MP Arkadiusz Mularczyk: Poland should assess WW2 damages not only from Germany but also from Russia

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Arkadiusz Mularczyk has said that Poland should assess WW2 damages not only from Germany but also Russia.

Mularczyk, MP of Law and Justice (PiS) and chairman of the parliamentary committee to assess Germany for damages of WW2 on Poland, told Rzeczpospolita that Poland has had a long struggle over war reparations.

He says that one of the issues in Germany is the inability of Polish citizens to sue families and institutions for casualties taken during the war. Polish lawmakers are currently taking the necessary actions to solve complicated legal issues between German Civil Code and Polish Constitution.

According to reports, Poland is not the only country to hold war reparations claims. “Greece has already prepared two reports on war reparations against Germany, Italy and Bulgaria,” Mularczyk said.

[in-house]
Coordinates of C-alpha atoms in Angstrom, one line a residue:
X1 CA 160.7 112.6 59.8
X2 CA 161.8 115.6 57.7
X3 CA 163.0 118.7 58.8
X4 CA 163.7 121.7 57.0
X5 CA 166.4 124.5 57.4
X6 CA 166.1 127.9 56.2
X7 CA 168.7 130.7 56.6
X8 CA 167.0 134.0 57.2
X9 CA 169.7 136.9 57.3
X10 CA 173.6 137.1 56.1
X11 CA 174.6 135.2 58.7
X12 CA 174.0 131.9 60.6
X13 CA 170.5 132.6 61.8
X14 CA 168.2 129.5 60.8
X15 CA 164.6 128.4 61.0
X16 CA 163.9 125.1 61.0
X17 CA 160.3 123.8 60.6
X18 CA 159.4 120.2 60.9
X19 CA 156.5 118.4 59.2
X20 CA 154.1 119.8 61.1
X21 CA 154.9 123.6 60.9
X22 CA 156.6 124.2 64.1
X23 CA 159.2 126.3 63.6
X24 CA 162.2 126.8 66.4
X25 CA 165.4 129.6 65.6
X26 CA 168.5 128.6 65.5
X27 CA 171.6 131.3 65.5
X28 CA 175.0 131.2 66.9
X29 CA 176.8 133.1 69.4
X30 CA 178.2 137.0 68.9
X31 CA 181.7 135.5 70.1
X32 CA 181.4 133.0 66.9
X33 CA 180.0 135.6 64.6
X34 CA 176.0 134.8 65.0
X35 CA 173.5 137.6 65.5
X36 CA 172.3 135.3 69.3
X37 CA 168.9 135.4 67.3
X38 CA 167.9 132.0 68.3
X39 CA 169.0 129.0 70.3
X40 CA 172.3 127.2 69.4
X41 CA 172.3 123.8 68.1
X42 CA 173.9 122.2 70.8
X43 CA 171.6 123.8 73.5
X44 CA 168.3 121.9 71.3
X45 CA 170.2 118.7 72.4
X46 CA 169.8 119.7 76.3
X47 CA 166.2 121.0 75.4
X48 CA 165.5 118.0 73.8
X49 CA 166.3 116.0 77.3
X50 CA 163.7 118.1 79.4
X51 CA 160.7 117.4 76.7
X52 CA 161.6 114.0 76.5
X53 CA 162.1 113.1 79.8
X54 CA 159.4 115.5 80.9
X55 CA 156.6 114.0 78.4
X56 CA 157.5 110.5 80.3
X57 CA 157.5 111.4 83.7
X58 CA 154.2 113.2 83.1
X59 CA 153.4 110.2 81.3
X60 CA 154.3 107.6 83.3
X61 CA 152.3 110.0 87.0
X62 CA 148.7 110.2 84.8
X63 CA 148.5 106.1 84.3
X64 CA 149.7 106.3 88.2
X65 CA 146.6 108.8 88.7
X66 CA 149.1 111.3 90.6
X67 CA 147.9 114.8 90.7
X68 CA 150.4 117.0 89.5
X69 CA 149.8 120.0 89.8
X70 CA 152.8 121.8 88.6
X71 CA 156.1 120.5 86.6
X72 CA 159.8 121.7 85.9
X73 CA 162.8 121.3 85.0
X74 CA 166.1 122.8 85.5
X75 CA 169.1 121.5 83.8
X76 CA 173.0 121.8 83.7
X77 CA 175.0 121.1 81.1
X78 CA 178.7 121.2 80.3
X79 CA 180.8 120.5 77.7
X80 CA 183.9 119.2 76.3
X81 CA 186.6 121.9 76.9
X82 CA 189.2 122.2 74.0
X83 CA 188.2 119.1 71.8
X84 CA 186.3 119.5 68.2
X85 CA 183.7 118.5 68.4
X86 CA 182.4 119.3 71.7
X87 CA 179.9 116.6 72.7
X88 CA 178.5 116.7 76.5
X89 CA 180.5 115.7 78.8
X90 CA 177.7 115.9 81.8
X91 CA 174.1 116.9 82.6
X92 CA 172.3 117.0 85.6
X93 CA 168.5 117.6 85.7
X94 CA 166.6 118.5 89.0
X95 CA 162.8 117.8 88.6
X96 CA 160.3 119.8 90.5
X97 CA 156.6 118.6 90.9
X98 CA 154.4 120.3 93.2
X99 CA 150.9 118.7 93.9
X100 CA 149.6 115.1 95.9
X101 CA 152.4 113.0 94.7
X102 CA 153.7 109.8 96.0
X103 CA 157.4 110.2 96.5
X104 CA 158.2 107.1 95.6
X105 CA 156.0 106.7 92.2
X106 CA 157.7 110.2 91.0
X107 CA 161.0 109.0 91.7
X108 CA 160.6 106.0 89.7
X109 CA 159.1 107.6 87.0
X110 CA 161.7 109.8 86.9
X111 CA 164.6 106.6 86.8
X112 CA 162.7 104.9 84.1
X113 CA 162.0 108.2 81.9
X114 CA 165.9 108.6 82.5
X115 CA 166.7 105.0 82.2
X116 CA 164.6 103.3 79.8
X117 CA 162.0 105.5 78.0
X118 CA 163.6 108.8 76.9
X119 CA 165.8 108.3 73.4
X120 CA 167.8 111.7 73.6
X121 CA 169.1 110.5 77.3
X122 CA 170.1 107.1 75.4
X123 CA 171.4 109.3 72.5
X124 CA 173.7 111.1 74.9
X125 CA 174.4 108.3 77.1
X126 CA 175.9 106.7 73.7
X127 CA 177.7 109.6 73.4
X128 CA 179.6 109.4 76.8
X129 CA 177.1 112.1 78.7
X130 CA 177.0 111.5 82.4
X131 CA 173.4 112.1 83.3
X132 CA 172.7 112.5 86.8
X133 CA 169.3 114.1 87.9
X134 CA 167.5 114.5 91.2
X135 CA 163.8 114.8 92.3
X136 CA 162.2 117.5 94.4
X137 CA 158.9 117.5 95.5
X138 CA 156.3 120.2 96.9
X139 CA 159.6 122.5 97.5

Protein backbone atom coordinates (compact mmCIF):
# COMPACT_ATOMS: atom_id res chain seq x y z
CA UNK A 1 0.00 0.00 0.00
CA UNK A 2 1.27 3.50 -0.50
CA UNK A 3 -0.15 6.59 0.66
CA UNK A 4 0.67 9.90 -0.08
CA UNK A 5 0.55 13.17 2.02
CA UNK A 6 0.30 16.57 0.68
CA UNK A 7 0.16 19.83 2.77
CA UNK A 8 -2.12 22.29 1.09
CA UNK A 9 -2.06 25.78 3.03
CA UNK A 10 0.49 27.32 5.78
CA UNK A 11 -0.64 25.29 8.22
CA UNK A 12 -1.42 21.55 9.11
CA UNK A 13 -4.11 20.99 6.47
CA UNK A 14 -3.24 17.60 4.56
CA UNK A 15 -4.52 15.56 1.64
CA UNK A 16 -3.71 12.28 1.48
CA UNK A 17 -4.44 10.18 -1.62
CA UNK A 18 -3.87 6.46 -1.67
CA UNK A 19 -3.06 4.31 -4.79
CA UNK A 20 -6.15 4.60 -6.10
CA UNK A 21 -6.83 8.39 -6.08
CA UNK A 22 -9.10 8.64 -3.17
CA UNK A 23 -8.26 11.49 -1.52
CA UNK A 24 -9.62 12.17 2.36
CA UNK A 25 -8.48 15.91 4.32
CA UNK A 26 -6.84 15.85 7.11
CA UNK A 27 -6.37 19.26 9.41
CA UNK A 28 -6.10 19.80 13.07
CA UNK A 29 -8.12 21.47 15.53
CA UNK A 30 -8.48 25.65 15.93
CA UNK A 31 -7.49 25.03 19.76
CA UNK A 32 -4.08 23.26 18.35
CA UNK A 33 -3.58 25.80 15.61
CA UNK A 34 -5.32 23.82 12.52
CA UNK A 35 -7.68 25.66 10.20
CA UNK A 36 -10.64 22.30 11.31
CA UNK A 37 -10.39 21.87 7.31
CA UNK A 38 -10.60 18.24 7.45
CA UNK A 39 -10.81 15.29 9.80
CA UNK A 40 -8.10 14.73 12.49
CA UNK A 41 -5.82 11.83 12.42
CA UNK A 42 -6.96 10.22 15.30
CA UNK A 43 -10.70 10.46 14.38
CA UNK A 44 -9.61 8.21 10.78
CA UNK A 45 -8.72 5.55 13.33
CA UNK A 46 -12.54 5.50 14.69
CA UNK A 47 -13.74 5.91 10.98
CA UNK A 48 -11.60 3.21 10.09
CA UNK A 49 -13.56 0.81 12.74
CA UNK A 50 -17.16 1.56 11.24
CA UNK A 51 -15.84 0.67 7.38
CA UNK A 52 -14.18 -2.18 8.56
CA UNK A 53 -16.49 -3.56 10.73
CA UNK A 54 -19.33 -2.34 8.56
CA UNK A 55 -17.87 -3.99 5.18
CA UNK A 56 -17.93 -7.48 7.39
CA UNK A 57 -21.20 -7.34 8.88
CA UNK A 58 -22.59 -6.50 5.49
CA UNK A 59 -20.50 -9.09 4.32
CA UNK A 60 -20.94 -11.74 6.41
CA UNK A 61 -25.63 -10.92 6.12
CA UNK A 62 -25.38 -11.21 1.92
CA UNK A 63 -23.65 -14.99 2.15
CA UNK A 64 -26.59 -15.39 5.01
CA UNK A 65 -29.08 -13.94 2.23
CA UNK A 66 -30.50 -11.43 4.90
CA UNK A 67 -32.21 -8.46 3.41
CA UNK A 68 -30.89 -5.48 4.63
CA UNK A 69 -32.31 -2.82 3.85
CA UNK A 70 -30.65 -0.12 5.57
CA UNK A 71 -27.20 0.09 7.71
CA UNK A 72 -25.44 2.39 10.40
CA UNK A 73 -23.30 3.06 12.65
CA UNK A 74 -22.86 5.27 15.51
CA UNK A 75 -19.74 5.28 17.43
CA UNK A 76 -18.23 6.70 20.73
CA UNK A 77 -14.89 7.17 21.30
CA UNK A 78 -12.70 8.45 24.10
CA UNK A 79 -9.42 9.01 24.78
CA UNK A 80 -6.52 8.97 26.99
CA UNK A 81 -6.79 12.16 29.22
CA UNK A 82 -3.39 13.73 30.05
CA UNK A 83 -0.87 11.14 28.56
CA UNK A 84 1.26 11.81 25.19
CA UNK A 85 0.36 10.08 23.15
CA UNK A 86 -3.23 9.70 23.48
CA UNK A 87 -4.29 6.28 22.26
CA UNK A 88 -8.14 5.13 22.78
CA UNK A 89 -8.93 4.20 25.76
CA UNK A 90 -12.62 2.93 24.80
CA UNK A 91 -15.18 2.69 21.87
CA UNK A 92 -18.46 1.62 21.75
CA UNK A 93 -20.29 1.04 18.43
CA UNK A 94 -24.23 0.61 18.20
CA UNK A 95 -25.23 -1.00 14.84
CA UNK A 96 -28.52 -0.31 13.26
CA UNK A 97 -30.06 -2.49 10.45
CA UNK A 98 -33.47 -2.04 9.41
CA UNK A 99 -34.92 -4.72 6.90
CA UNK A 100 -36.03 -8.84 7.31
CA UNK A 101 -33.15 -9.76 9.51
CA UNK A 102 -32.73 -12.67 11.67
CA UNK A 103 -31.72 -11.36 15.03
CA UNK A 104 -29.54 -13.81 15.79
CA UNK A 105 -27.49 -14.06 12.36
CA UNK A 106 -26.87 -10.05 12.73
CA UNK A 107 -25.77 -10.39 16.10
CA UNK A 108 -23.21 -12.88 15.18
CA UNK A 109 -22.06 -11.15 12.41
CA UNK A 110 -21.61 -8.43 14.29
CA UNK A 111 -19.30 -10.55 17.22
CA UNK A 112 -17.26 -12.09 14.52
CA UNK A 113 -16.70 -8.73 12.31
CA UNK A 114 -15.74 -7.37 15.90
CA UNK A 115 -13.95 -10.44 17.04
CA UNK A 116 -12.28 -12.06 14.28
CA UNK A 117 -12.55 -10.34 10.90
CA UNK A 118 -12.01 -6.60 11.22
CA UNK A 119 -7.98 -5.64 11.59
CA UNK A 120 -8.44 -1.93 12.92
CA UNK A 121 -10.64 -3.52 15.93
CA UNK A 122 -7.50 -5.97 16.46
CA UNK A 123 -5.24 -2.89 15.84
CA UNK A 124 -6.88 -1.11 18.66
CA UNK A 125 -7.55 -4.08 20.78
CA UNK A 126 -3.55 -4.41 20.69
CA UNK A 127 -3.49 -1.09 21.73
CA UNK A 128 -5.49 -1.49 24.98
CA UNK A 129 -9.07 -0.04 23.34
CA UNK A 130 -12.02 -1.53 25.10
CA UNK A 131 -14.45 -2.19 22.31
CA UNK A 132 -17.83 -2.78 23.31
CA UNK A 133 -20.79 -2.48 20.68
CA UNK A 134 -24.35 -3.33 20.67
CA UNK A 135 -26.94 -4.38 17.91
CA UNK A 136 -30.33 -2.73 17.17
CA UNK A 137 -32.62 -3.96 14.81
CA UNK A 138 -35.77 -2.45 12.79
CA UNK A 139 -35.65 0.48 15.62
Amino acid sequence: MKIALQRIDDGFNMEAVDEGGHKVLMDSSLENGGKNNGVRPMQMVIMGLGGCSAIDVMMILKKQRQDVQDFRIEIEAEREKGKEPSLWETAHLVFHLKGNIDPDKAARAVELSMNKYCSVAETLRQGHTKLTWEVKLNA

When asked how this influences the Polish bid for reparations, Mularczyk underlines the necessity to create a bona fide and structured report about the losses dealt by Germany in the years between 1939 and 1945. “Not just material and human losses, but also those in GDP and in demographic and economic potential,” he said.

The report is expected to be published in early 2019. It is up to other political forces, however, to determine when it will be given to the German government to begin the negotiations.

Mularczyk estimated that the reparations from Germany alone would amount to approximately 850 billion USD.

“A report concerning the war casualties dealt to Poland by Soviet Russia should also be made,” Mularczyk said. “I know that the Baltic States have created such reports.”

He also underlines that because “Russia is a country that does not respect international law and order”, it will be a challenge for Poland’s parliament to create such a report.

During the Second World War the Soviets deported tens of thousands of Poles to Siberia. They are also responsible for the murder of thousands of Polish officers in locations such as Katyń.


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